Members of Parliament

Members of Parliament (MPs) consist of elected, non-constituency and nominated Members. The majority of MPs are elected into Parliament at a General Election on a first-past-the-post basis and represent either Single Member Constituencies (SMCs) or Group Representation Constituencies (GRCs).


MPs act as a bridge between the community and the Government by ensuring that the concerns of their constituents are heard in Parliament.


Elected Members

In GRCs, political parties field a team of between 3 and 6 candidates. At least one candidate in the team must belong to a minority race. This requirement ensures that parties contesting the elections in GRCs are multi-racial so that minority races will be represented in Parliament. There are 17 GRCs and 14 SMCs in the 2020 General Election.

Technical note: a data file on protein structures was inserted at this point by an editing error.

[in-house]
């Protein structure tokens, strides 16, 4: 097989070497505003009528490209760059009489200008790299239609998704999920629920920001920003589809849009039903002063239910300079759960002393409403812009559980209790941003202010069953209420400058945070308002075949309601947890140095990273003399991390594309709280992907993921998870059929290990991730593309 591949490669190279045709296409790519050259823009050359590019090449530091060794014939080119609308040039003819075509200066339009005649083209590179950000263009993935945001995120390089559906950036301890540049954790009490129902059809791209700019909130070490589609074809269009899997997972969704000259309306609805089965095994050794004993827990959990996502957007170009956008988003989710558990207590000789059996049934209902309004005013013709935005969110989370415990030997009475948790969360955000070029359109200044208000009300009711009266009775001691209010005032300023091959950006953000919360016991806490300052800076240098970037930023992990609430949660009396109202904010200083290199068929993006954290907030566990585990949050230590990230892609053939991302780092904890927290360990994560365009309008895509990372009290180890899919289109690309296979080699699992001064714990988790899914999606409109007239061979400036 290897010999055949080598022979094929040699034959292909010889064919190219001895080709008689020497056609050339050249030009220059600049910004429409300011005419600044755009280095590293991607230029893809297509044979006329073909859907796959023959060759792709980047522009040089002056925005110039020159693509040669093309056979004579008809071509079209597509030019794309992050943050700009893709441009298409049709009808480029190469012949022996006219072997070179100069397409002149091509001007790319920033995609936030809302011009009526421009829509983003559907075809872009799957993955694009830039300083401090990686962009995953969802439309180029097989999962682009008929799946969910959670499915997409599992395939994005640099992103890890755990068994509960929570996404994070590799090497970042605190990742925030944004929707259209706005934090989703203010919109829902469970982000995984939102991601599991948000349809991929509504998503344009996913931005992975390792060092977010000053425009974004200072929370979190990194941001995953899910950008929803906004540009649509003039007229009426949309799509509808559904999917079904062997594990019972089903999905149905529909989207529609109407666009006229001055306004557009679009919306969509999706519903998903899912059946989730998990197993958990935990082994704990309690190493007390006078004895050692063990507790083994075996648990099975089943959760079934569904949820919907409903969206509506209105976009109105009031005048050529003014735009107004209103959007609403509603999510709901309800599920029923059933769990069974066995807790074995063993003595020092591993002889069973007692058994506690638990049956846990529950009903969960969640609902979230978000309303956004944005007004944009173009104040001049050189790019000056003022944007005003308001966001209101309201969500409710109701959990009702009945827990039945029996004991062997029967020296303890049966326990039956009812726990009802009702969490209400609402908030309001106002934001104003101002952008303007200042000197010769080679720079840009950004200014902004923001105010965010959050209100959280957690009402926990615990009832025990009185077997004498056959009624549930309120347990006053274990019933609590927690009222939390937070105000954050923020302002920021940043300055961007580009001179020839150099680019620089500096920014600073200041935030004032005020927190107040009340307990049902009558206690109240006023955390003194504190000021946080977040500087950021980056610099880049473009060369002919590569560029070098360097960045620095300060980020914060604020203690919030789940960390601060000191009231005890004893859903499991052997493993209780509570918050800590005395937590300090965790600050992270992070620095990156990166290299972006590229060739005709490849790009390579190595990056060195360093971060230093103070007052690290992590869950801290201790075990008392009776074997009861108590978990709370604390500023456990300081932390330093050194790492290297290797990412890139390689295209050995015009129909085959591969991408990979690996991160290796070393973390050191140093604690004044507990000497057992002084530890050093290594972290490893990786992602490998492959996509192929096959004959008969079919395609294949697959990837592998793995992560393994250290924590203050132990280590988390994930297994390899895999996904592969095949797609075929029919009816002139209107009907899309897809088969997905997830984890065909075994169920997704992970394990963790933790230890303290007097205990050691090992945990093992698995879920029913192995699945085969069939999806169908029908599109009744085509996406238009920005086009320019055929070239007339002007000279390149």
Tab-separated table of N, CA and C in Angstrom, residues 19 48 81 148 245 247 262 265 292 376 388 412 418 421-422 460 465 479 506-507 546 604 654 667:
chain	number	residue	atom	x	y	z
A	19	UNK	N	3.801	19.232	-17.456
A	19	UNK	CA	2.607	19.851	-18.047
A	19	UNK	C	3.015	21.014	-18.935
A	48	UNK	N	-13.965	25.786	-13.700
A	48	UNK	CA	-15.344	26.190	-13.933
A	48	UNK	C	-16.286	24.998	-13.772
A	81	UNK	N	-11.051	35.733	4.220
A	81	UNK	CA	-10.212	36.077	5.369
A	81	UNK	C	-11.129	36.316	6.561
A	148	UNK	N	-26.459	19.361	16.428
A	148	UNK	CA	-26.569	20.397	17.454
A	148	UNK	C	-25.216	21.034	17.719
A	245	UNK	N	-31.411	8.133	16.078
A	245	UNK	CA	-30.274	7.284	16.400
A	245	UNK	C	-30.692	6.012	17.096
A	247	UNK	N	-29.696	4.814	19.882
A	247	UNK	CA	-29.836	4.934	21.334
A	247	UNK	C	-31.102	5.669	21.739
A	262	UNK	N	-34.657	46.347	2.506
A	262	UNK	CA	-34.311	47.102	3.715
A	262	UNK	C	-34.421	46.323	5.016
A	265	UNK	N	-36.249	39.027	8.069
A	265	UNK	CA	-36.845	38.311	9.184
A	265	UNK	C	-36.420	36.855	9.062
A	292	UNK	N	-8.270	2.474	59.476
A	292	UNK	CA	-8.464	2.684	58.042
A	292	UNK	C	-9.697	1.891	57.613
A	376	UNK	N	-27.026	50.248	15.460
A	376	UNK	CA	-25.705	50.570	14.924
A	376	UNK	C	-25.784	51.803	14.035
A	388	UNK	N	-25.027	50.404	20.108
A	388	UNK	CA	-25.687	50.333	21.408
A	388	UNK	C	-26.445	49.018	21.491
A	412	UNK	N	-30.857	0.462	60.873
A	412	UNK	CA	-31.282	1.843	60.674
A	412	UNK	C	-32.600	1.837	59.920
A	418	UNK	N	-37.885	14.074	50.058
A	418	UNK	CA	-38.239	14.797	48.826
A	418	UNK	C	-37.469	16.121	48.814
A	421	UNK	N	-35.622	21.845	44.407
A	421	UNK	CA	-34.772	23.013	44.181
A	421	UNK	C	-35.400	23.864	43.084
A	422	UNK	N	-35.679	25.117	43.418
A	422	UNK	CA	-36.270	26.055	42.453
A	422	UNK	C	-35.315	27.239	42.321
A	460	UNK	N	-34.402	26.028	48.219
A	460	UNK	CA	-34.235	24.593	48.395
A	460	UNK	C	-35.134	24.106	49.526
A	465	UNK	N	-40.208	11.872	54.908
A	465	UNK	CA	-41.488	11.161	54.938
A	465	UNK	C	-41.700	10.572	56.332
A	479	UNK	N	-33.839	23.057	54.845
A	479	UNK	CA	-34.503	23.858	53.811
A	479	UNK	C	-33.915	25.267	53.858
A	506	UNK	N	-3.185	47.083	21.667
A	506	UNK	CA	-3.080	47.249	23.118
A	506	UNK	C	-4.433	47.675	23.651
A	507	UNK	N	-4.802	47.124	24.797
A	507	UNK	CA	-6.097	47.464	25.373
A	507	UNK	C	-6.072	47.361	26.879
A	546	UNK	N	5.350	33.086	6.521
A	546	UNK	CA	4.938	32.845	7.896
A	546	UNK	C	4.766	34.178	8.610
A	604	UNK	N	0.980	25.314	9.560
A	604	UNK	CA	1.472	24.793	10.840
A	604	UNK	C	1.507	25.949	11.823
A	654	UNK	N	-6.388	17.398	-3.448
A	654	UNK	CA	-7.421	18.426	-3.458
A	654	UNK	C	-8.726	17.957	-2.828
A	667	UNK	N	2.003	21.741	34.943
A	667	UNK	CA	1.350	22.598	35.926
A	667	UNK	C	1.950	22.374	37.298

Non-Constituency Members

The Constitution also provides for the appointment of other MPs not voted in at a General Election. Up to 12 Non-Constituency Members of Parliament (NCMPs) from the opposition political parties can be appointed. This is to ensure that there will be a minimum number of opposition representatives in Parliament and that views other than the Government's can be expressed in Parliament.


Nominated Members

A constitutional provision for the appointment of up to 9 Nominated Members of Parliament (NMPs) was made in 1990 to ensure a wide representation of community views in Parliament. NMPs are appointed by the President of Singapore for a term of two and a half years on the recommendation of a Special Select Committee of Parliament chaired by the Speaker. NMPs contribute independent and non-partisan views in Parliament.